"What does he want the international community to do?," the minister asked. "Is this some sort of 'Hand of God' that over-rules the constitutional court and the Congolese people?"

Mendes asserted that the Congolese people did not choose him, adding that  Mr. Tshisekedi is seeking recourse through the international community because he has no other choice.

Mr. Tshisekedi's party says Congo's supreme court lacks the independence to rule fairly on electoral challenges. The opposition candidate is calling on his supporters to remain calm and await further instructions.

Some protestors burned cars in the capital's 20 May neighborhood, where heavily-armed policemen Saturday arrested several people, pushing them into unmarked vehicles and beating those who resisted. On Saturday, the situation remained tense in several cities in Congo, with sporadic gunfire erupting in the capital, Kinshasa.  

Four people have been killed in the country since Friday, when protesters and police clashed in Kinshasa following announcement of the election result.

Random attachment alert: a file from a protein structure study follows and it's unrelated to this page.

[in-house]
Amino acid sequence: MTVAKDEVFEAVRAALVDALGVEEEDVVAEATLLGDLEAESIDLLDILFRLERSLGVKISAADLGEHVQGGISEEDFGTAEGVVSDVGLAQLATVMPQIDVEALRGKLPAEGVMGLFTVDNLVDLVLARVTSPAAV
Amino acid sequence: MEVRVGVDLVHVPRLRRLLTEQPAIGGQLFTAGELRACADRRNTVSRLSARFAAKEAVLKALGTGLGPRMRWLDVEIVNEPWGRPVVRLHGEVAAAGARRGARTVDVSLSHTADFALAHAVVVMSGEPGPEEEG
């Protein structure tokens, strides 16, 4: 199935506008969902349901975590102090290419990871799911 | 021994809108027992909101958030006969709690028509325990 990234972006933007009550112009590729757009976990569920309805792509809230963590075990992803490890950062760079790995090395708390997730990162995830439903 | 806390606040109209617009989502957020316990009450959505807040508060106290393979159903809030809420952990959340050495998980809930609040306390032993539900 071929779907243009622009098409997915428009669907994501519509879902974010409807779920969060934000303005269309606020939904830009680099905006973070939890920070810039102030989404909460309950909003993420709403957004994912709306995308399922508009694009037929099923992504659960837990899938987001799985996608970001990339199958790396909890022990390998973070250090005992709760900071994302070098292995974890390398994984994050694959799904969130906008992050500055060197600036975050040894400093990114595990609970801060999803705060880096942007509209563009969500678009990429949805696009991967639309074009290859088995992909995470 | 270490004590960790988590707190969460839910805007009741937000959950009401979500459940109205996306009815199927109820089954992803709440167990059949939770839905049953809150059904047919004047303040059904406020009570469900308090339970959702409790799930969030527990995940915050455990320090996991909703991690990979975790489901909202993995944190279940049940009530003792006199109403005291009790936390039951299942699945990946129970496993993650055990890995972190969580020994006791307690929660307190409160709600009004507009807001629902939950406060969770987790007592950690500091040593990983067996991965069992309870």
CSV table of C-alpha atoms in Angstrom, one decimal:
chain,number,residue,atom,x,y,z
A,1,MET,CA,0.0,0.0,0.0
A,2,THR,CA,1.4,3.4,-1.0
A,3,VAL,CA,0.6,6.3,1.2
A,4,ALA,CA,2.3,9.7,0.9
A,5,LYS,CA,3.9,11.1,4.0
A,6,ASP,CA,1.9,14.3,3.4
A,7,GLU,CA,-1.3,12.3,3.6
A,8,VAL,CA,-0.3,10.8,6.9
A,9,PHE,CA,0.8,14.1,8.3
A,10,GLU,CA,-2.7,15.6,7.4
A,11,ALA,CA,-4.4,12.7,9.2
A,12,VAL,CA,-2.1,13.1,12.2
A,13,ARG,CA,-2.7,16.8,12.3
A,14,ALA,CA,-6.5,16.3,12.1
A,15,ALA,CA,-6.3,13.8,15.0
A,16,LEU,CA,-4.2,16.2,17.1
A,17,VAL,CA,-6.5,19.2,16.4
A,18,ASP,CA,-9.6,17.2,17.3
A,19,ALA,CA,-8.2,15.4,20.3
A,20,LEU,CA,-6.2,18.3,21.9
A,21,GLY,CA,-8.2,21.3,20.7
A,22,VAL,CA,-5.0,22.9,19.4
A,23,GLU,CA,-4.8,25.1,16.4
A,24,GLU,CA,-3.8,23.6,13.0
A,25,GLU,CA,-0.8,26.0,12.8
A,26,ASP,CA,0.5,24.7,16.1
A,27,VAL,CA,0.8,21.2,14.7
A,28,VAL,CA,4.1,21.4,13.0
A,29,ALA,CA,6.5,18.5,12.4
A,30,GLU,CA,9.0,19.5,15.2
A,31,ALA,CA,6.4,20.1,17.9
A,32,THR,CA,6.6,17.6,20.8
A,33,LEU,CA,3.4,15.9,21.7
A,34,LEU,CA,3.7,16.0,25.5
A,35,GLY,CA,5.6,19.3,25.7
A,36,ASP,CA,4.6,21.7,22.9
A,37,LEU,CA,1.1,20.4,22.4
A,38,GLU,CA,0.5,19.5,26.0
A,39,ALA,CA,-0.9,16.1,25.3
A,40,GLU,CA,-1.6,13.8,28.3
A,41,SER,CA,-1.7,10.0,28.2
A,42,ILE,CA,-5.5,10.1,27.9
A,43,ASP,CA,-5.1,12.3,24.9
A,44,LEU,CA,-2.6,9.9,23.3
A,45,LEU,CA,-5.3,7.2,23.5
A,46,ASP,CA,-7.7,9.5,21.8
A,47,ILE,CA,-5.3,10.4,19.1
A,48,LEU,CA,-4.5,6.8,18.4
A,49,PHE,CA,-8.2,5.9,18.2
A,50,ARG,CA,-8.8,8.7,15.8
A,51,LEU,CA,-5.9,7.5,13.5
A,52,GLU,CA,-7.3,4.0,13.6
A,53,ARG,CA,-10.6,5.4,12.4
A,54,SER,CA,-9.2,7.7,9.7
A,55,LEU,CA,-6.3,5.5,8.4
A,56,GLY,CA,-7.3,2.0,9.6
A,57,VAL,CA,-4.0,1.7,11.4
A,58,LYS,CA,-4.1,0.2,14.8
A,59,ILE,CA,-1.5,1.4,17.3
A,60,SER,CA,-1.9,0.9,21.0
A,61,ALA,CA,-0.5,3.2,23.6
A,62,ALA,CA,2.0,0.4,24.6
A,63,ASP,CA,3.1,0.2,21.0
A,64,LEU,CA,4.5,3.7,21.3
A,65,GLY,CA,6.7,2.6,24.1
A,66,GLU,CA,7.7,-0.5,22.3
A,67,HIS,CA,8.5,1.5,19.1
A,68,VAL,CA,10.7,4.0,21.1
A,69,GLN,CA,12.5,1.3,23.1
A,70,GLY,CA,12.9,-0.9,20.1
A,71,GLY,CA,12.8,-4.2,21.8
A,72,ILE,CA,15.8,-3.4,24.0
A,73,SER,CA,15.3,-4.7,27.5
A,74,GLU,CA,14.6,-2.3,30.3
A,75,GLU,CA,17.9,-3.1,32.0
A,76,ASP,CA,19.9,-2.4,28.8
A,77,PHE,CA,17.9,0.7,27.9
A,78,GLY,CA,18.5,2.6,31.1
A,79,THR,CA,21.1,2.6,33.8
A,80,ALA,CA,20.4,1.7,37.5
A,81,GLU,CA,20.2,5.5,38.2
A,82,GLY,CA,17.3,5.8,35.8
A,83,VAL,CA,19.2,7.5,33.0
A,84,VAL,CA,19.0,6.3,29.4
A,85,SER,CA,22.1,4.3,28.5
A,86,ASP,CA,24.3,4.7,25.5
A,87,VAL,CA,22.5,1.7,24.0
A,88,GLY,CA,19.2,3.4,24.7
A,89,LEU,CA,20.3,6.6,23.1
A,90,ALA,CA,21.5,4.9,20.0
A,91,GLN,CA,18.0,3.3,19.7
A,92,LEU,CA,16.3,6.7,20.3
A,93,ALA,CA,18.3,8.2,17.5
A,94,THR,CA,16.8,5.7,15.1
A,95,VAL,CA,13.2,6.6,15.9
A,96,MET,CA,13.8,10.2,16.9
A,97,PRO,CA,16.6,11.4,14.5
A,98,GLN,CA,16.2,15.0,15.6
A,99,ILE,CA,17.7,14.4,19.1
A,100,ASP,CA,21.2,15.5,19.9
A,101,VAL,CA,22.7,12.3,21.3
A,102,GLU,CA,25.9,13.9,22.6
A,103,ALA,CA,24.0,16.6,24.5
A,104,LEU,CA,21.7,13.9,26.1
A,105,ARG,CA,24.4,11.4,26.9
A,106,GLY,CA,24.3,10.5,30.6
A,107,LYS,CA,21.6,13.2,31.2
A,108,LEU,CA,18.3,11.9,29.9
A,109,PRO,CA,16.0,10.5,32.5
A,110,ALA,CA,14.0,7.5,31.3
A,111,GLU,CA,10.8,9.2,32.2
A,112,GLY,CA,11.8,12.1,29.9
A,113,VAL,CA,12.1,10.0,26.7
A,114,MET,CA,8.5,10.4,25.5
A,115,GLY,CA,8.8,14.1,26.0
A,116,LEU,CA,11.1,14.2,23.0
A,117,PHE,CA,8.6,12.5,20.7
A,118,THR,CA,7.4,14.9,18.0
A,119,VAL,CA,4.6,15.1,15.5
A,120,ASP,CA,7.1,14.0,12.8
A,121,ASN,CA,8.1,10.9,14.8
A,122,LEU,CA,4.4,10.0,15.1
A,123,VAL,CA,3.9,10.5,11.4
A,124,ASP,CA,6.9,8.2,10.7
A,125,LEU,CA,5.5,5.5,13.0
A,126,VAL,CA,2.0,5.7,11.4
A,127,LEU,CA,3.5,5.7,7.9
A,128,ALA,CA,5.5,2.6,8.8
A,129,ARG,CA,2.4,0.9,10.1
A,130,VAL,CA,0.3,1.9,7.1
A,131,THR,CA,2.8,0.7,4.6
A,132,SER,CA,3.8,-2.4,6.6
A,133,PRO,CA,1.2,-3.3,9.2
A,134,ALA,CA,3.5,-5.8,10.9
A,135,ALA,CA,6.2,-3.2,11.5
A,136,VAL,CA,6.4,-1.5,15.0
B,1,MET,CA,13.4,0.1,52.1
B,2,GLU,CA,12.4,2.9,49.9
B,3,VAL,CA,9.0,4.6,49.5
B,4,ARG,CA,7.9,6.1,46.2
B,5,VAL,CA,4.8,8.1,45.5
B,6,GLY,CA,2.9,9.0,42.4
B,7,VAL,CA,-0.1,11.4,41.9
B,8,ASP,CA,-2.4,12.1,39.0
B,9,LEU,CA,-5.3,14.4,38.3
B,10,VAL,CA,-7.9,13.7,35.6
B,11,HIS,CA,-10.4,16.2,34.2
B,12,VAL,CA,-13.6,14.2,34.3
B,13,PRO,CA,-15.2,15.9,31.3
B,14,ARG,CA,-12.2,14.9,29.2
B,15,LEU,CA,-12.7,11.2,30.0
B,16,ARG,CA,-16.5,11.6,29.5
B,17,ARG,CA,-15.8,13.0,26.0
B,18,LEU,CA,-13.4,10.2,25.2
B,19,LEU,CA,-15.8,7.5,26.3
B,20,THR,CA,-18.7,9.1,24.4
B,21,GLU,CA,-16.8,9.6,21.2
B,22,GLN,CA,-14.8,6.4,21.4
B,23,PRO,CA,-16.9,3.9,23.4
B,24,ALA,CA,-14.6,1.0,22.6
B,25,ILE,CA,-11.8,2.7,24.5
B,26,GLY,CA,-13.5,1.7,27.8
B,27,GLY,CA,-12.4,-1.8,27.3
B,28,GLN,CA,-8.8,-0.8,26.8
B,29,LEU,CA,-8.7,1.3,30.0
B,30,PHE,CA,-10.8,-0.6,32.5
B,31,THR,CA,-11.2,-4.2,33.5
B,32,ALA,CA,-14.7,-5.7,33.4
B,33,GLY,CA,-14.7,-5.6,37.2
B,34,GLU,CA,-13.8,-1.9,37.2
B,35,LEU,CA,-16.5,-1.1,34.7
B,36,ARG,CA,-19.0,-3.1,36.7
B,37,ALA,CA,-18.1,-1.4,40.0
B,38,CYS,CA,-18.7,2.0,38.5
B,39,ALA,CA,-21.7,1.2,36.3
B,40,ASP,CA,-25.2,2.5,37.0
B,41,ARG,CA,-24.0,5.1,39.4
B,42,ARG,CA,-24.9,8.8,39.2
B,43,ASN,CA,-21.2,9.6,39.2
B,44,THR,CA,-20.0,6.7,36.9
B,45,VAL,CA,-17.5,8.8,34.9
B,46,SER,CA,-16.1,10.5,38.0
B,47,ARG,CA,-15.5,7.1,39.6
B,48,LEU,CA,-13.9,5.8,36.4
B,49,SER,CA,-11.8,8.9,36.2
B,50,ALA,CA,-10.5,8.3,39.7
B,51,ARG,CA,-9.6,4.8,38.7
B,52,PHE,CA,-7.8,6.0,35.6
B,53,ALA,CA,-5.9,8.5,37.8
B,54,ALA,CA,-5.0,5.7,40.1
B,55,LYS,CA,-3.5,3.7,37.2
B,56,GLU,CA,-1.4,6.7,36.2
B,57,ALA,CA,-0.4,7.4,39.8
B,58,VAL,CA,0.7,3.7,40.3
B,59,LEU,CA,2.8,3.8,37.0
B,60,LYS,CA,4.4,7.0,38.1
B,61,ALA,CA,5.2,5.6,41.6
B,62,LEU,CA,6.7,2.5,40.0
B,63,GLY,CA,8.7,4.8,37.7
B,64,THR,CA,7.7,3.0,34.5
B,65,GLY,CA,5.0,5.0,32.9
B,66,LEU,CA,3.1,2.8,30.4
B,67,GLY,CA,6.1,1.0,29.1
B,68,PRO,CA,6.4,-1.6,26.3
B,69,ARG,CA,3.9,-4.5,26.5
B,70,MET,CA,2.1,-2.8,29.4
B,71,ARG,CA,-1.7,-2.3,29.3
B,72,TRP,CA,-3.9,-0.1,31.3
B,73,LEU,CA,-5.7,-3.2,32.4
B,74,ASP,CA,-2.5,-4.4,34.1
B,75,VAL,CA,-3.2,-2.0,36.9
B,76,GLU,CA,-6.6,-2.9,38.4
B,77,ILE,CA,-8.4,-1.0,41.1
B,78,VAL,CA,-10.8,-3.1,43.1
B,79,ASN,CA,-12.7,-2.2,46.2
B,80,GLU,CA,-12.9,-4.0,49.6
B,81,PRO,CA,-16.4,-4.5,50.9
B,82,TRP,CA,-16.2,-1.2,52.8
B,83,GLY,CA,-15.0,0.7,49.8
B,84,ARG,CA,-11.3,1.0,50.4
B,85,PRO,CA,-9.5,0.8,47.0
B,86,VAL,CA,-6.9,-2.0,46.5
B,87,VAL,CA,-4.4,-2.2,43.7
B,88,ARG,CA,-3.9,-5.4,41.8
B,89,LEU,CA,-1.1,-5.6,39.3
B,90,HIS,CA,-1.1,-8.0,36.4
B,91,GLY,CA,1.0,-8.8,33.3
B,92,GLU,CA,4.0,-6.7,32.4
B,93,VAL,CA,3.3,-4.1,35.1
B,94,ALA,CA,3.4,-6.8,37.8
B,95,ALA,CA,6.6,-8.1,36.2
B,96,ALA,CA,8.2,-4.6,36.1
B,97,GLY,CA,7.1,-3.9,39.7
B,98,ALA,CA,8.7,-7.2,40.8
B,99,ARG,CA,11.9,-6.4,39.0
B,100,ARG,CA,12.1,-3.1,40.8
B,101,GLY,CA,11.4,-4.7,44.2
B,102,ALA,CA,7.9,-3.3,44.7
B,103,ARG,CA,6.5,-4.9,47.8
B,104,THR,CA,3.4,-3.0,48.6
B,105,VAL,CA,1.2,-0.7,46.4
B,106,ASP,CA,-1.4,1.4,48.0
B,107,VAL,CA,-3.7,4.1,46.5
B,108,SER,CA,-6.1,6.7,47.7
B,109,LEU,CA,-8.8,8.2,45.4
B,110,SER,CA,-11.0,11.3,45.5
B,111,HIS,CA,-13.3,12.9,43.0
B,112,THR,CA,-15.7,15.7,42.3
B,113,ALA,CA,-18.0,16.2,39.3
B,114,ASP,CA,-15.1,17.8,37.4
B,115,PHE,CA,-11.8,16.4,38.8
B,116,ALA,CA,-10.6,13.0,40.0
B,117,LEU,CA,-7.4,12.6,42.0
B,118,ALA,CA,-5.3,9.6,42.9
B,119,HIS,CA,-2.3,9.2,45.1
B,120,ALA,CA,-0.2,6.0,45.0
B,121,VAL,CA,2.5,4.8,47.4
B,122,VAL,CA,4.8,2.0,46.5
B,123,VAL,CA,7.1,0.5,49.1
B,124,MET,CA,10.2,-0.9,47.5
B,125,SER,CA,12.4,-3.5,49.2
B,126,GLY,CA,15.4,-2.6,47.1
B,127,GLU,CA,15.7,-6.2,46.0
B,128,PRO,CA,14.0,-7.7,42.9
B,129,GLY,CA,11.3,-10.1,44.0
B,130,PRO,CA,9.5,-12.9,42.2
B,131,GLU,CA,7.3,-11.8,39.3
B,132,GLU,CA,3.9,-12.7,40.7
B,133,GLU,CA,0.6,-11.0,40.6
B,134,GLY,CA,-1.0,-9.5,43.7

Mr. Tshisekedi's call for calm comes at the same time that he is attacking the electoral commission and the constitution because there is no constitutional provision for politicians declaring themselves president, Mendes said. He said the opposition leader's actions violate the law and are entirely unacceptable.

Electoral commission chief Daniel Ngoy-Mulunda says the election results are no reason to “whip up the population against the established order to contest the results, or to settle scores."

Human Rights Watch says at least 18 people were killed and 100 injured in pre-election violence.

U.N. Secretary-General Ban Ki-moon is urging Congolese to avoid further violence.